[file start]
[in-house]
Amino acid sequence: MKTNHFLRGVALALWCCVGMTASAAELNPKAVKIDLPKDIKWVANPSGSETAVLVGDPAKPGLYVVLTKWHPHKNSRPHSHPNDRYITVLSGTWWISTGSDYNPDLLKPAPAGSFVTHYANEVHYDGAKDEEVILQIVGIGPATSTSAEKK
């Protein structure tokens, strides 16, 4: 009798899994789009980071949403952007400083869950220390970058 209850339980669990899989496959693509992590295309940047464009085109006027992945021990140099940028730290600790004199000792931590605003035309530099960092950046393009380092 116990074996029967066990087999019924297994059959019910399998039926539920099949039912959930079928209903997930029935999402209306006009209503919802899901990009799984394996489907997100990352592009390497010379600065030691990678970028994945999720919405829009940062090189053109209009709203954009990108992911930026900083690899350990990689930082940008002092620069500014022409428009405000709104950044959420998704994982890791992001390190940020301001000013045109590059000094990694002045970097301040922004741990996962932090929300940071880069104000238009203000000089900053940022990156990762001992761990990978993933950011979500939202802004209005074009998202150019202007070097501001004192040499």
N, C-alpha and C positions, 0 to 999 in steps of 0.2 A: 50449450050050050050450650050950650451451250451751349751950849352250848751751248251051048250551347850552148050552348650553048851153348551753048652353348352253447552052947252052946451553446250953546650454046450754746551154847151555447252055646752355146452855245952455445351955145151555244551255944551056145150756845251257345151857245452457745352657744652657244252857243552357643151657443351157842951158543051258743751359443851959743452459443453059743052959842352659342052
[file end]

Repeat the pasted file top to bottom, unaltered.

[in-house]
Amino acid sequence: MKTNHFLRGVALALWCCVGMTASAAELNPKAVKIDLPKDIKWVANPSGSETAVLVGDPAKPGLYVVLTKWHPHKNSRPHSHPNDRYITVLSGTWWISTGSDYNPDLLKPAPAGSFVTHYANEVHYDGAKDEEVILQIVGIGPATSTSAEKK
């Protein structure tokens, strides 16, 4: 009798899994789009980071949403952007400083869950220390970058 209850339980669990899989496959693509992590295309940047464009085109006027992945021990140099940028730290600790004199000792931590605003035309530099960092950046393009380092 116990074996029967066990087999019924297994059959019910399998039926539920099949039912959930079928209903997930029935999402209306006009209503919802899901990009799984394996489907997100990352592009390497010379600065030691990678970028994945999720919405829009940062090189053109209009709203954009990108992911930026900083690899350990990689930082940008002092620069500014022409428009405000709104950044959420998704994982890791992001390190940020301001000013045109590059000094990694002045970097301040922004741990996962932090929300940071880069104000238009203000000089900053940022990156990762001992761990990978993933950011979500939202802004209005074009998202150019202007070097501001004192040499």
N, C-alpha and C positions, 0 to 999 in steps of 0.2 A: 50449450050050050050450650050950650451451250451751349751950849352250848751751248251051048250551347850552148050552348650553048851153348551753048652353348352253447552052947252052946451553446250953546650454046450754746551154847151555447252055646752355146452855245952455445351955145151555244551255944551056145150756845251257345151857245452457745352657744652657244252857243552357643151657443351157842951158543051258743751359443851959743452459443453059743052959842352659342052